Another effort by the Indian government to improve connectivity is establishing railway links but this is being challenged by the uneven terrain. Despite this, the Indian Railways envisions to connect all state capitals of Northeast India by March 2020. In 2015, 120 km broad Lumding-Silchar gauge line connecting Barak Valley in South Assam with Tripura, Manipur and Mizoram was commissioned for goods movement. Also, a 15 km line between Agartala and Akhaura in Bangladesh connecting West Bengal with Tripura will provide cross border linkages with Tripura and the entire Badarpur-Lumding-Guwahati-Siliguri route[8].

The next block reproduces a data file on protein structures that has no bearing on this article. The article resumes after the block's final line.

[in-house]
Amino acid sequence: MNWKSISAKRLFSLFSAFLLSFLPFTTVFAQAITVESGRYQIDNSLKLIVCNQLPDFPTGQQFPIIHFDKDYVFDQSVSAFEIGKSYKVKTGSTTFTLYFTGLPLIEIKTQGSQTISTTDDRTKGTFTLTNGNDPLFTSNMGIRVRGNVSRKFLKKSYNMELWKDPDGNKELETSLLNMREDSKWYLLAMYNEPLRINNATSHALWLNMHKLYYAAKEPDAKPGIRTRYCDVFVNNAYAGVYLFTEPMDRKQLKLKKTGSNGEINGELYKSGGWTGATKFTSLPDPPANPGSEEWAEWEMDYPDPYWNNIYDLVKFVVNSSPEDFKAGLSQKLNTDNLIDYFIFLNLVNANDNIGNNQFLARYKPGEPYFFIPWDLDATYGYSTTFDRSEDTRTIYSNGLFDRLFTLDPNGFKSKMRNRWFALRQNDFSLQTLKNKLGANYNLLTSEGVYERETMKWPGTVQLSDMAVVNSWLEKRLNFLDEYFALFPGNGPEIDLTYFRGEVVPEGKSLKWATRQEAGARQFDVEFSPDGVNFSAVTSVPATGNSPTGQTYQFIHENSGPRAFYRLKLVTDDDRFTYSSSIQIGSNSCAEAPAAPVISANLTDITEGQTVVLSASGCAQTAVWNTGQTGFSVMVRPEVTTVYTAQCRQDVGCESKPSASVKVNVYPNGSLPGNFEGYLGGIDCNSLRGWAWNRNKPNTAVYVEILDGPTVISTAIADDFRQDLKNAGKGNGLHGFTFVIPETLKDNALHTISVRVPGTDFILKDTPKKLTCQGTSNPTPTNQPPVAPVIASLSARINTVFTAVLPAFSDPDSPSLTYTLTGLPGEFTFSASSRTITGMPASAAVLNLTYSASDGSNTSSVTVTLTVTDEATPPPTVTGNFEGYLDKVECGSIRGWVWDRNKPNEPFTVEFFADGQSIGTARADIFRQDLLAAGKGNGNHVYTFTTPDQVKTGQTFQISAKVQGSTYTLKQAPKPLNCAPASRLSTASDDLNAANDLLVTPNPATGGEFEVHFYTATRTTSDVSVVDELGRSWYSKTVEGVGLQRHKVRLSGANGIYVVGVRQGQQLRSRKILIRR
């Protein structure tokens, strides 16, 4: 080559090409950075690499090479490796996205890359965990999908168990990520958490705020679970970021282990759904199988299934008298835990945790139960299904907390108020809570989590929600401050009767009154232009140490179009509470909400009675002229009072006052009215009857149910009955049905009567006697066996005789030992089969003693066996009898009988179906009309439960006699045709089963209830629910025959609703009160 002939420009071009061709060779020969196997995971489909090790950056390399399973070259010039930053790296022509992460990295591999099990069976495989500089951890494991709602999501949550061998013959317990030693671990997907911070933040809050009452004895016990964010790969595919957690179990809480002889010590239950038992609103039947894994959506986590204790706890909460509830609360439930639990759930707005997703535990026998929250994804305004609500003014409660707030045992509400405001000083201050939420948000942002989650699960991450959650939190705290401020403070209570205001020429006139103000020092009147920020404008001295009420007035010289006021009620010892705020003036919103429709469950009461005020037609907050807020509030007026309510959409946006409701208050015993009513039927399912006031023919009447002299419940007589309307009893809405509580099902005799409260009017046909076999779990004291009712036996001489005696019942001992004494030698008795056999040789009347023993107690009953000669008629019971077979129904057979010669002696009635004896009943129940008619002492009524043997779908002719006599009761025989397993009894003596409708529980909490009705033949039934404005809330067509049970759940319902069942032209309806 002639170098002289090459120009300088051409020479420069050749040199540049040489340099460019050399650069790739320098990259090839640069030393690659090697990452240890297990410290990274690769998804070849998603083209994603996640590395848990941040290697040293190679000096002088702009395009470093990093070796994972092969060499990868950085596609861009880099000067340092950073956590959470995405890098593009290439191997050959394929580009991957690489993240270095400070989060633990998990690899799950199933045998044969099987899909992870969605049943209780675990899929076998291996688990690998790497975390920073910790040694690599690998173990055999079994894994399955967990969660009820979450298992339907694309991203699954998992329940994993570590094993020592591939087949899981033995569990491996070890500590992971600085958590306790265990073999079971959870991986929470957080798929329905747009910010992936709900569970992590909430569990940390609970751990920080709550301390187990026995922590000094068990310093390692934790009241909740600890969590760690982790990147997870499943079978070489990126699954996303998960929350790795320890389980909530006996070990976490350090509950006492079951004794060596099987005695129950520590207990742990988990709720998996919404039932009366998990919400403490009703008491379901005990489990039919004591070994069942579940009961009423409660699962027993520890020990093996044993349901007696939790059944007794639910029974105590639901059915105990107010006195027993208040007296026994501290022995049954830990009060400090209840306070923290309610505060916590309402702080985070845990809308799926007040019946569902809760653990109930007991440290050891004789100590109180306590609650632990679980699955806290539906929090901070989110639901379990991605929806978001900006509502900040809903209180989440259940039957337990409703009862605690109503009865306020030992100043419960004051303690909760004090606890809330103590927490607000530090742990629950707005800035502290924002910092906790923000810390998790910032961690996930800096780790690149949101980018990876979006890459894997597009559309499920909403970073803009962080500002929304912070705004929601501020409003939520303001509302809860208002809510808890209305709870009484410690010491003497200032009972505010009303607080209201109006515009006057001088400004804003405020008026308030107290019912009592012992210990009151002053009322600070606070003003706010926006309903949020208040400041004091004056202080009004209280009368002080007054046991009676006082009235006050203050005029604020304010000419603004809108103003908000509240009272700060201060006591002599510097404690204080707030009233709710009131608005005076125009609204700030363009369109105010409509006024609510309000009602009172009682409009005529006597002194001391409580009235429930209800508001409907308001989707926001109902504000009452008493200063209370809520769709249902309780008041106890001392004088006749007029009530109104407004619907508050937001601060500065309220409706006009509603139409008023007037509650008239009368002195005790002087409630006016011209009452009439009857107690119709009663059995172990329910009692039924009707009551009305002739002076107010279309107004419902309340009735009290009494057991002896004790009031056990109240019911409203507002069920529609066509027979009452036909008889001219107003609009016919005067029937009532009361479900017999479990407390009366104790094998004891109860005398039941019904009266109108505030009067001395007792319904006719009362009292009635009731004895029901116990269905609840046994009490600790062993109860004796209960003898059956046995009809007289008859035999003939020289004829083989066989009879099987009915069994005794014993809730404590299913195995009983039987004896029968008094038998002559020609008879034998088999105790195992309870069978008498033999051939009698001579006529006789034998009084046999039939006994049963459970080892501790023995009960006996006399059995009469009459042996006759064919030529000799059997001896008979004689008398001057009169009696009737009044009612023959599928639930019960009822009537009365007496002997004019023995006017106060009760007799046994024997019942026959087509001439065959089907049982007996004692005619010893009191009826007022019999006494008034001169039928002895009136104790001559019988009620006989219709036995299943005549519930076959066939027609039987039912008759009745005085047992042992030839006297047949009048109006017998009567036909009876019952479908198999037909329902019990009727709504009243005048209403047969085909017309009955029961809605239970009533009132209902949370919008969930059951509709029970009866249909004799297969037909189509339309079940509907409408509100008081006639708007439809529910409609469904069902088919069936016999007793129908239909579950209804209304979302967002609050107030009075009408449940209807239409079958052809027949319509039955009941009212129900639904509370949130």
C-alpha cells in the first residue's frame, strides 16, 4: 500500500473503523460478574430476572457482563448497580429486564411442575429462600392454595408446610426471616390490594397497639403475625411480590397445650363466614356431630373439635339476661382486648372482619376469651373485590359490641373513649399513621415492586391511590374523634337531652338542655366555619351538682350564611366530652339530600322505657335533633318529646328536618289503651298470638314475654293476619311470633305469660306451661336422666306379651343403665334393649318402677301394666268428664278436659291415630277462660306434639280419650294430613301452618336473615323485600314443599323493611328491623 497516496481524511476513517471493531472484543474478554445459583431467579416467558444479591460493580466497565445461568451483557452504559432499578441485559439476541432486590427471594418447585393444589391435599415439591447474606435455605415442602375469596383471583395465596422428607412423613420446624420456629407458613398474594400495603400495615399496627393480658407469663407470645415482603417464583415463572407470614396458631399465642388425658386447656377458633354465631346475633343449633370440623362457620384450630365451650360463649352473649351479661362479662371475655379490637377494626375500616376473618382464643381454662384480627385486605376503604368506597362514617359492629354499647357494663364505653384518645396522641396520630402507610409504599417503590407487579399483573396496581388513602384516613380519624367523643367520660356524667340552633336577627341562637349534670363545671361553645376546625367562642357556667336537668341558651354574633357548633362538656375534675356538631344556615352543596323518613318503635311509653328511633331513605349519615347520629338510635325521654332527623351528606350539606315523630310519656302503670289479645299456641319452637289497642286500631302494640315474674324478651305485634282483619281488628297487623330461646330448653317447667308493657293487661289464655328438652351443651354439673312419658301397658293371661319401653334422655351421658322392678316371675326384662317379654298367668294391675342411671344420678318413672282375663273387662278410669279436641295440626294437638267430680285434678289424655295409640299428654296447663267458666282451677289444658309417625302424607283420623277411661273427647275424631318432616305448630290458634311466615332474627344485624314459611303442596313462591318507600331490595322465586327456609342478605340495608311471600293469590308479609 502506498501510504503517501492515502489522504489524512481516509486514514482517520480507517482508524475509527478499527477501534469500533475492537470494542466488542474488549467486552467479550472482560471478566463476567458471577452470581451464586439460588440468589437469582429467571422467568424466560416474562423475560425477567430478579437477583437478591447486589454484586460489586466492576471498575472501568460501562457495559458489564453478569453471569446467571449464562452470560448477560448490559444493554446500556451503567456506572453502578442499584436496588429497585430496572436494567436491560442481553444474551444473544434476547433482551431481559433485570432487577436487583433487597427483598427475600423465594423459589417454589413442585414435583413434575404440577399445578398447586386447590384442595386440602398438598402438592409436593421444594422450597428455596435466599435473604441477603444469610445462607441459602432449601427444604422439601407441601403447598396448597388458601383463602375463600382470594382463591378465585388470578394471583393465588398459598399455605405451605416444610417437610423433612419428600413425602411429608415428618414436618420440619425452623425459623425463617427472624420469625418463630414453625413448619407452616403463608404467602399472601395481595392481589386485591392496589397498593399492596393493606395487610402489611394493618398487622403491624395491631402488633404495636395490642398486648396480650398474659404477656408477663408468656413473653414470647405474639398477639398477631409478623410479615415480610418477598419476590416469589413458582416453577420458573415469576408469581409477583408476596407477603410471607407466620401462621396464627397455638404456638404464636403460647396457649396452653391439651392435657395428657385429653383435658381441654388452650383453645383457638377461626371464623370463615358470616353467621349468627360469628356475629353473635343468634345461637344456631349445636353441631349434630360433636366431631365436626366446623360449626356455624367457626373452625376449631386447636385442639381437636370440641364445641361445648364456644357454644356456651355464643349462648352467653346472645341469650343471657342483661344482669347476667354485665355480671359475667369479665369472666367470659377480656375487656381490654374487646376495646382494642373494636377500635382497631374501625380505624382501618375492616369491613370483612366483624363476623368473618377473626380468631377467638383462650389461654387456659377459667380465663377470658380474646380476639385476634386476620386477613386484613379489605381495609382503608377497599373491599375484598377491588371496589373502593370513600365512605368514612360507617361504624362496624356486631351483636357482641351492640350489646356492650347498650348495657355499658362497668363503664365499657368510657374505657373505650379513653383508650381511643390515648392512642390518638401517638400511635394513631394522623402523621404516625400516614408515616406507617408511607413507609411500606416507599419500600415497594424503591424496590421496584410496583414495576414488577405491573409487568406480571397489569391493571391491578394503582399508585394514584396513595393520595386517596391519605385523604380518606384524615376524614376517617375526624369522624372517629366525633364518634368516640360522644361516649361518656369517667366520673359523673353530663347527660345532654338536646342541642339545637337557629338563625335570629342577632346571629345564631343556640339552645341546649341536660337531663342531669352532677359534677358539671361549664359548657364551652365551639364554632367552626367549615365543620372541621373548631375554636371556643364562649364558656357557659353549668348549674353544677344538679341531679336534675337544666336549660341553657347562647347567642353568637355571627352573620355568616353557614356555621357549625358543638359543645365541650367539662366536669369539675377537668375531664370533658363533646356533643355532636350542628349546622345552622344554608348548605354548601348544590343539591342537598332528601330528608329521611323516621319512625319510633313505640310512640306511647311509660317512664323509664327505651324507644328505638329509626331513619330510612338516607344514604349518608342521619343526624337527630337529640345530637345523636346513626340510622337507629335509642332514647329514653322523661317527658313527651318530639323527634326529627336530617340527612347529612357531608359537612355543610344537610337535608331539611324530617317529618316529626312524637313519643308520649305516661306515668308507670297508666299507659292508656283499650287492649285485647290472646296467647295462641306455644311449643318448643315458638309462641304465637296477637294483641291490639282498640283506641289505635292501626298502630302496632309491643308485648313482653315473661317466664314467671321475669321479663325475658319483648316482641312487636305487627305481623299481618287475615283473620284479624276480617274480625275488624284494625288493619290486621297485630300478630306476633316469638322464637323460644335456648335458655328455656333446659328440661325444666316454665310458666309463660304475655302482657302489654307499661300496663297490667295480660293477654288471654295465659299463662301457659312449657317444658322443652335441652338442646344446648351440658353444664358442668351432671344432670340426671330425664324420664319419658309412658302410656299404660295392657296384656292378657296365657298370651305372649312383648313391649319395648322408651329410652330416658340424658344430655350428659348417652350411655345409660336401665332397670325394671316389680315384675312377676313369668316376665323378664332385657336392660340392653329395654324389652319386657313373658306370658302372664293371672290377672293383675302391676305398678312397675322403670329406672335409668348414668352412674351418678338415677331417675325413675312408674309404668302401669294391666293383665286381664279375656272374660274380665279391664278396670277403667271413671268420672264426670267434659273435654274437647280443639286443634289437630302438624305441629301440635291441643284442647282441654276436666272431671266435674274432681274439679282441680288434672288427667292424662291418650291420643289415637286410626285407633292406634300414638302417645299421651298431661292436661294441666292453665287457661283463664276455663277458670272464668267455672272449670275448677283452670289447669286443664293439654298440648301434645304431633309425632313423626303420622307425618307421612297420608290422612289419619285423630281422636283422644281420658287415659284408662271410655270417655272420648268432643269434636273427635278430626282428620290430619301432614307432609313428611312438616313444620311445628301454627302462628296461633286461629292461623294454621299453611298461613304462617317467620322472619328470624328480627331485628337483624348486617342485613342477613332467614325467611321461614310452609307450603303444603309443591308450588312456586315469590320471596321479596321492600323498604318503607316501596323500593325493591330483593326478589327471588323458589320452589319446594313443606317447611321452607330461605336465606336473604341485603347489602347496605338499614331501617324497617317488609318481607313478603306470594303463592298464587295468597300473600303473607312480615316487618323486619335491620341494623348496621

Additionally, India can pursue its energy diplomacy which is an integral part of the Act East Policy. This can improve India’s access and connectivity to its immediate neighbours especially Nepal, Bhutan and Bangladesh. India holds a strategic position geographically and economically to support its neighbours in their energy demands. The main opportunities for cross-border energy trading lie in hydropower and gas pipelines and pooling and interconnection of electric power grids[9]. Transboundary infrastructure including transportation linkages and energy pipelines across the region will contribute to the regional integration by reducing transportation costs and facilitating intraregional trade[10]. Northeast region of India consists around 23 per cent of country’s crude oil and its potential in hydropower electricity generation remains unexploited.